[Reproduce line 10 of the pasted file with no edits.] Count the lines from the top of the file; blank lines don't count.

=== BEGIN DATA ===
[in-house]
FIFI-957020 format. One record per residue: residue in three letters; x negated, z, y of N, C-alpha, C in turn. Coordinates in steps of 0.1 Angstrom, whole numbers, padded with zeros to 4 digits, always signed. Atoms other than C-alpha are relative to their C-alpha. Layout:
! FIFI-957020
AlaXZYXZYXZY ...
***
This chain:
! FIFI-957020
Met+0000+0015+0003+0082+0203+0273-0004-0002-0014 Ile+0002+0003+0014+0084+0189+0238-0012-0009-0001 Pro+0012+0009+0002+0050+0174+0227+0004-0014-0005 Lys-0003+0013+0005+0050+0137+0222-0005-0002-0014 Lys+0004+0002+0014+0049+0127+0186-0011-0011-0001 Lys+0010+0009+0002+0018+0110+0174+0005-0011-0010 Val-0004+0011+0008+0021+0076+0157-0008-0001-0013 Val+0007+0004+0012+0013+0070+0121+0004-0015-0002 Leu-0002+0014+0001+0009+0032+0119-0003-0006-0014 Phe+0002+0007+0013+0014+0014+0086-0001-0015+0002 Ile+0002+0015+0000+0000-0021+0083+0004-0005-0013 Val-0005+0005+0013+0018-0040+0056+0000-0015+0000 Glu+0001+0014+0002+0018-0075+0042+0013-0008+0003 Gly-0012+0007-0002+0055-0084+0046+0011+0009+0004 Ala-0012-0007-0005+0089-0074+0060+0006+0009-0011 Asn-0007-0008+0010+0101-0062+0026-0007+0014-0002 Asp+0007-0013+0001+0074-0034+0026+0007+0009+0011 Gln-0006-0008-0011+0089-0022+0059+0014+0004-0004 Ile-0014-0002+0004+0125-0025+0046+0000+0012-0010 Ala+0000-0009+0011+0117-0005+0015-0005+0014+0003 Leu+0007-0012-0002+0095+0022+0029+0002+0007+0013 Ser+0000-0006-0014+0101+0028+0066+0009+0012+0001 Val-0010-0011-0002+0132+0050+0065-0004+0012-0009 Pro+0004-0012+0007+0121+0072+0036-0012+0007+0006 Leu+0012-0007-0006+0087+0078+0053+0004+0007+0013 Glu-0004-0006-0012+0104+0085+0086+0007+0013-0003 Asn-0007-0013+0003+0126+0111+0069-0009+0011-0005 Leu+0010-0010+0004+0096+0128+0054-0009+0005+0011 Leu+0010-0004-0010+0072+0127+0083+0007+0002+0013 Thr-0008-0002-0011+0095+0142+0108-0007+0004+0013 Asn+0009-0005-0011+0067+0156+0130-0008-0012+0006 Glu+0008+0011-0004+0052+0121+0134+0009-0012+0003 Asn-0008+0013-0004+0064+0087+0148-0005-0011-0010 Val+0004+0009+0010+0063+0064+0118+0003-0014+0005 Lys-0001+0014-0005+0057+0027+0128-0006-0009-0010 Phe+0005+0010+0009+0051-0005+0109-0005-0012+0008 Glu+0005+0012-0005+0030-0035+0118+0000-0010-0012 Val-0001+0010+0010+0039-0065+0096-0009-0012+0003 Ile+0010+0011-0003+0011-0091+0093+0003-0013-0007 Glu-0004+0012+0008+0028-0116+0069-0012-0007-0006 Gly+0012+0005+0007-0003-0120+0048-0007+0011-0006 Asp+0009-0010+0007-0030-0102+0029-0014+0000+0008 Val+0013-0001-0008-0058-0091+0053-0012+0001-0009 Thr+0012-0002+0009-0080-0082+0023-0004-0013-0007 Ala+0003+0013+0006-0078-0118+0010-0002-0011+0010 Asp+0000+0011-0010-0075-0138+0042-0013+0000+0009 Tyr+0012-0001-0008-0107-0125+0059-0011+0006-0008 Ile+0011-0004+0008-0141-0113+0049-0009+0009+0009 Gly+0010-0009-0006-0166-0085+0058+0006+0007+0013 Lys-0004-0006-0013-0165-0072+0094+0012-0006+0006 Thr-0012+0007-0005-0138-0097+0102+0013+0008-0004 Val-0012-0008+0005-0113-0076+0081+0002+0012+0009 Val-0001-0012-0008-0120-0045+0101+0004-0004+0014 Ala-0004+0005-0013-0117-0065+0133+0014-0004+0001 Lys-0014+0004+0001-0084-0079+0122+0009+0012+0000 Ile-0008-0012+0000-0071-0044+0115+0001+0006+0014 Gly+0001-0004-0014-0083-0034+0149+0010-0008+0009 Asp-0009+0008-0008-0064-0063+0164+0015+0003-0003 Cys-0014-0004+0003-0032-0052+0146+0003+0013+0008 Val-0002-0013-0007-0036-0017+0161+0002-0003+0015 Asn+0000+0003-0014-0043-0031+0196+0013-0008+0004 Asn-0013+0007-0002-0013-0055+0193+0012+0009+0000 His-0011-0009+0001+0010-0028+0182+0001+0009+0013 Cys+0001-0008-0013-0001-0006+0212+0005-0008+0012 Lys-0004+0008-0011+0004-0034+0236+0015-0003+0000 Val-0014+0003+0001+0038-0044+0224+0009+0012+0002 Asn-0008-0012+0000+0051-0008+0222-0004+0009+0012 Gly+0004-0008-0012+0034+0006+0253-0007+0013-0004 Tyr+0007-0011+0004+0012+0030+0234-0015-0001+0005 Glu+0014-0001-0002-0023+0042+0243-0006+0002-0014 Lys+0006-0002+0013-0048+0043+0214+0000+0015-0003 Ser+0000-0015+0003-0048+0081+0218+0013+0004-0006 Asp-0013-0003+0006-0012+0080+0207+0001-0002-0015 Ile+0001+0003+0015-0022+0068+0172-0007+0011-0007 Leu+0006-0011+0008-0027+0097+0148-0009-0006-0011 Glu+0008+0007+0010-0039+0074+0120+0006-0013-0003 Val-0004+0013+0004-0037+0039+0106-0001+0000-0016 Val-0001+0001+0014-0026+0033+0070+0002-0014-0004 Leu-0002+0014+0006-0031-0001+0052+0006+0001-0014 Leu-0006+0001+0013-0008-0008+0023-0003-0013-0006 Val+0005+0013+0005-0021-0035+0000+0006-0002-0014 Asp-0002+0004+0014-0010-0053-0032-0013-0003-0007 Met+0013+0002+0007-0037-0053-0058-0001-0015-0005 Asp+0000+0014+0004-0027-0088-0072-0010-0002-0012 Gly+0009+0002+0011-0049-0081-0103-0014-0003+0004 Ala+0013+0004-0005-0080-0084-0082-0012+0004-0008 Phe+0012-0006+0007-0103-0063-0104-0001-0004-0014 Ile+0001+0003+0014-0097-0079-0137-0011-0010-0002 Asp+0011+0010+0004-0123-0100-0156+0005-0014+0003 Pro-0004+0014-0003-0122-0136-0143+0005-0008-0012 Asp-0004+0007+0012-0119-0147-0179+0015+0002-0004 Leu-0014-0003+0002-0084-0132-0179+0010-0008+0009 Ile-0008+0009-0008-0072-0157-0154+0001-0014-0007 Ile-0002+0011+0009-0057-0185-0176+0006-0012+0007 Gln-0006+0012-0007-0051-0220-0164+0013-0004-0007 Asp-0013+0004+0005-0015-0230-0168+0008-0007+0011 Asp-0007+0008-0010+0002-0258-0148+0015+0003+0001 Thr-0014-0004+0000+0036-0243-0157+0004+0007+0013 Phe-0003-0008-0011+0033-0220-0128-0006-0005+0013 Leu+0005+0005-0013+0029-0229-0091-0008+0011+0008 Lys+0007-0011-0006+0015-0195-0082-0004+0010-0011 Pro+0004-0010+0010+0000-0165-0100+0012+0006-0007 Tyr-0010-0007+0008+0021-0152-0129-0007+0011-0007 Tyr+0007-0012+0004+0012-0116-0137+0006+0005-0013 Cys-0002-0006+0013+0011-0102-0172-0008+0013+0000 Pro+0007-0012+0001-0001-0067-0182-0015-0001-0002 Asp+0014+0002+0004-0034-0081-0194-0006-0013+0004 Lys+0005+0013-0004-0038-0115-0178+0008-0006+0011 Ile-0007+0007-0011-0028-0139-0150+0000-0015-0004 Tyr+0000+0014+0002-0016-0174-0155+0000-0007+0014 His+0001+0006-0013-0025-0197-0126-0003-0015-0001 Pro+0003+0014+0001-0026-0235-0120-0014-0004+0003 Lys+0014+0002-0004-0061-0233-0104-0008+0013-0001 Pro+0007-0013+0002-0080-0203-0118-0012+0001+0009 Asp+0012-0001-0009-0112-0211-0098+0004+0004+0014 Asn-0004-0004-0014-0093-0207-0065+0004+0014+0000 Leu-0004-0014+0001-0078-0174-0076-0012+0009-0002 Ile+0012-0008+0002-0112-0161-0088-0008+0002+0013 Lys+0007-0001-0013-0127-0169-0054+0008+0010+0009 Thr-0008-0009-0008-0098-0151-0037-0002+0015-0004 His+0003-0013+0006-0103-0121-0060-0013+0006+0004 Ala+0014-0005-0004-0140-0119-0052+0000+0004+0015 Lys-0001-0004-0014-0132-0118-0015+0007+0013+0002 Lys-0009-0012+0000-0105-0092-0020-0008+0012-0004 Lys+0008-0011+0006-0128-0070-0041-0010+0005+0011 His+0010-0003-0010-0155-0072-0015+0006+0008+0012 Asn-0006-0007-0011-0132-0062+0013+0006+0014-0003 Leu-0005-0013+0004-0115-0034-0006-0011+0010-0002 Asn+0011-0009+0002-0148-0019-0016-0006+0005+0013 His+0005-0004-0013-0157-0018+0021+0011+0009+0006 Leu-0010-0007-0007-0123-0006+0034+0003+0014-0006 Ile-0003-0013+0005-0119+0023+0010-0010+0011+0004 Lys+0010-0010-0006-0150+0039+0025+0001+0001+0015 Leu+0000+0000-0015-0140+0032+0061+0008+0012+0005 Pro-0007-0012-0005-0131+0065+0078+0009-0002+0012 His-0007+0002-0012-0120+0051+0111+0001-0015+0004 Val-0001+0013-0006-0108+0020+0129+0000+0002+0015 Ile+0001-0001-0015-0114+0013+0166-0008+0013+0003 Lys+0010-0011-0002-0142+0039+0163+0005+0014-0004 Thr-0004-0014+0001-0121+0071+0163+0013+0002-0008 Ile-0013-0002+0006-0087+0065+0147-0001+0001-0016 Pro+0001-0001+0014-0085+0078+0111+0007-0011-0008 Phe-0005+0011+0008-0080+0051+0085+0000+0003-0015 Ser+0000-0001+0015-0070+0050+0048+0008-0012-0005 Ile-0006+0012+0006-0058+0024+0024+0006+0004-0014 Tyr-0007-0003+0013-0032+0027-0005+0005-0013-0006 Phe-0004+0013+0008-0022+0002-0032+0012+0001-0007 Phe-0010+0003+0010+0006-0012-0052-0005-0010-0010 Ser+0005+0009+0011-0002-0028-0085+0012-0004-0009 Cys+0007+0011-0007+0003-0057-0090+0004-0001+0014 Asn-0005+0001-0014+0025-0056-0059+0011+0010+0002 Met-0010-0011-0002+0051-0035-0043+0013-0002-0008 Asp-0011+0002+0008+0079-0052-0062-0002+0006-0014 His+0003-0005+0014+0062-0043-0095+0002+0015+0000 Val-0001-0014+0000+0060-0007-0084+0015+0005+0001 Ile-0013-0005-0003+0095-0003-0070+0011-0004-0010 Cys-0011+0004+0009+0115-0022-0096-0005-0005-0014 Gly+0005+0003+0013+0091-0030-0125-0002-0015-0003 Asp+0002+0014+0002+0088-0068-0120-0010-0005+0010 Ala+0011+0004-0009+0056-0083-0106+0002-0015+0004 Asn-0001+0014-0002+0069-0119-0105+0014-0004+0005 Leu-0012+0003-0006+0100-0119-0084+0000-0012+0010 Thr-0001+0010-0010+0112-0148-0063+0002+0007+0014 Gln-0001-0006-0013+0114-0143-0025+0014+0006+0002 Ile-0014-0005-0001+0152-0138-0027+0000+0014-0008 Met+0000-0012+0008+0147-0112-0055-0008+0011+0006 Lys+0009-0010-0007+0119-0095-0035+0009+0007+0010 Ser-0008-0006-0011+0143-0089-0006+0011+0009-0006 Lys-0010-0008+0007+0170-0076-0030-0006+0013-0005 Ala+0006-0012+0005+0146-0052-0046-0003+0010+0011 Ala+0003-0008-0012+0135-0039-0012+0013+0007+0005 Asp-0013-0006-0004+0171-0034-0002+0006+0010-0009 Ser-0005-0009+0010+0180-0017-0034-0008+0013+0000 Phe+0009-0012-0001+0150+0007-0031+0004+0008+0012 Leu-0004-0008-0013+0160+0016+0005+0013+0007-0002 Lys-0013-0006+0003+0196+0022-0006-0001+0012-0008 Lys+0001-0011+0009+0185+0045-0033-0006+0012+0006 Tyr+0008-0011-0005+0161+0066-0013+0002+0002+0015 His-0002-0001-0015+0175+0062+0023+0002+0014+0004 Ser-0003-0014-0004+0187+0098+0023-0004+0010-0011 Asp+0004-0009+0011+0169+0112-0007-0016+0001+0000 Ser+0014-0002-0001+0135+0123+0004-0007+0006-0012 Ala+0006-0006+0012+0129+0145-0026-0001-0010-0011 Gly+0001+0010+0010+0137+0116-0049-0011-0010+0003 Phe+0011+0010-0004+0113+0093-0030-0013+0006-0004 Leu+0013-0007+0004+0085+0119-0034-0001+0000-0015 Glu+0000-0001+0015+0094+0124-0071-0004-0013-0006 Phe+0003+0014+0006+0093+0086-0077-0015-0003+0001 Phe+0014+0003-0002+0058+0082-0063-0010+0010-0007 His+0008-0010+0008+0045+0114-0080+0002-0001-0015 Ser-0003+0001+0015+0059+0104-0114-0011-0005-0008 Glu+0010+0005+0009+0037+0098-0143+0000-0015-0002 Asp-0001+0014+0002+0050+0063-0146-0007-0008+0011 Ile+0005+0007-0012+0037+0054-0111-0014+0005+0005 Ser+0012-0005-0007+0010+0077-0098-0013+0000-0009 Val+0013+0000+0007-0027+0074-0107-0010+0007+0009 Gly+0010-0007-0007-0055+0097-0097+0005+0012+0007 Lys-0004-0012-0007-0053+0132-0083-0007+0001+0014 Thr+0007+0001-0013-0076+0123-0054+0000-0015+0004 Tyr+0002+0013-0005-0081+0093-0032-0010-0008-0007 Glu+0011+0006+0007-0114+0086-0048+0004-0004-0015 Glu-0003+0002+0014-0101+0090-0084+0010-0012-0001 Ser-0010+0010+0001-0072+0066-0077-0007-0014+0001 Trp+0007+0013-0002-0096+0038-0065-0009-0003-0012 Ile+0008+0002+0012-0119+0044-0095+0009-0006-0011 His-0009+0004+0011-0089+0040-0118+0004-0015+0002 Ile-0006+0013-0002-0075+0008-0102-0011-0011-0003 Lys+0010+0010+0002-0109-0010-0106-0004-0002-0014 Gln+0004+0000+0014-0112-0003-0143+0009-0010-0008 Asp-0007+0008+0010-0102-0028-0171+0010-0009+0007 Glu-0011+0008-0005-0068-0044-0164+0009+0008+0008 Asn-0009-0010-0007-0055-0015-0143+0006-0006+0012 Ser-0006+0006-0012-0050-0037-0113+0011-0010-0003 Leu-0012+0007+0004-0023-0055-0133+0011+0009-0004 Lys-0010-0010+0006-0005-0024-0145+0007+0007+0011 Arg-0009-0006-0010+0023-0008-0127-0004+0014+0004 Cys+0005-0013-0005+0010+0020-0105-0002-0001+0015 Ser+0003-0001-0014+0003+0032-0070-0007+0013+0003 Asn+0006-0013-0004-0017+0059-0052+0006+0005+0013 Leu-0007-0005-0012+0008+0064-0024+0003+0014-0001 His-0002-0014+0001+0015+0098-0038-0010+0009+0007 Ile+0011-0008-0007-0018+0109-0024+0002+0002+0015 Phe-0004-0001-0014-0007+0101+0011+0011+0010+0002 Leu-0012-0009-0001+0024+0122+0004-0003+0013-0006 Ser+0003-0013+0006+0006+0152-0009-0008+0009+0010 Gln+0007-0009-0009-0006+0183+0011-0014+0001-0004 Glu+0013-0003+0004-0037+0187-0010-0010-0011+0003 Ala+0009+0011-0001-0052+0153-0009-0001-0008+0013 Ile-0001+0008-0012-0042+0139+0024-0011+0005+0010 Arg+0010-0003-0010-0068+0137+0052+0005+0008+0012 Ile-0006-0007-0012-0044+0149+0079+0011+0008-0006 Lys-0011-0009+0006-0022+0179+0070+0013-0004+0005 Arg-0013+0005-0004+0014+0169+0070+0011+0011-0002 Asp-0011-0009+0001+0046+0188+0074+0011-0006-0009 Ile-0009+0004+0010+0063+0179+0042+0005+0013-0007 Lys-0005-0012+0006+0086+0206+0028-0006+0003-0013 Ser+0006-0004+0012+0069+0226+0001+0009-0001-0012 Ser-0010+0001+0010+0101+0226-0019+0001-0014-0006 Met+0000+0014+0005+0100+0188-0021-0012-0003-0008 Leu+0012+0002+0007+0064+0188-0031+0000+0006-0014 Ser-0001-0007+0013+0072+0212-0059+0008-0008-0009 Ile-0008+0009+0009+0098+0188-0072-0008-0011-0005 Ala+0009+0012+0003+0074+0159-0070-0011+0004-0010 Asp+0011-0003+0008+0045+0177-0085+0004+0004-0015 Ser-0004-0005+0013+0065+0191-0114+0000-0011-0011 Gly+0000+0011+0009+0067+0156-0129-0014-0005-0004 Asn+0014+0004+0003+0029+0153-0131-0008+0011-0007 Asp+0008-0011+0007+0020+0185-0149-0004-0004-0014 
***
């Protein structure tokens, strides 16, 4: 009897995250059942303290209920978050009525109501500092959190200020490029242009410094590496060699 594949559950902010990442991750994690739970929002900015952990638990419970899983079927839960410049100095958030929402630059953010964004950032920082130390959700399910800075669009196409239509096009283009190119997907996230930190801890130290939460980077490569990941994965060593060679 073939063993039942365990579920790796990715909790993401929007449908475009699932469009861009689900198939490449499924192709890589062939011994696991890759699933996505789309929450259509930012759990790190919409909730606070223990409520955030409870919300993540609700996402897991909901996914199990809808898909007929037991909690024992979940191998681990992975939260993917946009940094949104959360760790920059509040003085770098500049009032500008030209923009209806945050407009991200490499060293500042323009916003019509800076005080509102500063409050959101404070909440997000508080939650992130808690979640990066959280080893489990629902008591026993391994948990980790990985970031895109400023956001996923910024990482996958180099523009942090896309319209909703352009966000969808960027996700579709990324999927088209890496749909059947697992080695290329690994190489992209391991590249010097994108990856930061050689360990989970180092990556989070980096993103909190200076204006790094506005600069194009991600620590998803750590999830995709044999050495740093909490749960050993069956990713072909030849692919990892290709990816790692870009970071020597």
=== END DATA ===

């Protein structure tokens, strides 16, 4: 009897995250059942303290209920978050009525109501500092959190200020490029242009410094590496060699 594949559950902010990442991750994690739970929002900015952990638990419970899983079927839960410049100095958030929402630059953010964004950032920082130390959700399910800075669009196409239509096009283009190119997907996230930190801890130290939460980077490569990941994965060593060679 073939063993039942365990579920790796990715909790993401929007449908475009699932469009861009689900198939490449499924192709890589062939011994696991890759699933996505789309929450259509930012759990790190919409909730606070223990409520955030409870919300993540609700996402897991909901996914199990809808898909007929037991909690024992979940191998681990992975939260993917946009940094949104959360760790920059509040003085770098500049009032500008030209923009209806945050407009991200490499060293500042323009916003019509800076005080509102500063409050959101404070909440997000508080939650992130808690979640990066959280080893489990629902008591026993391994948990980790990985970031895109400023956001996923910024990482996958180099523009942090896309319209909703352009966000969808960027996700579709990324999927088209890496749909059947697992080695290329690994190489992209391991590249010097994108990856930061050689360990989970180092990556989070980096993103909190200076204006790094506005600069194009991600620590998803750590999830995709044999050495740093909490749960050993069956990713072909030849692919990892290709990816790692870009970071020597």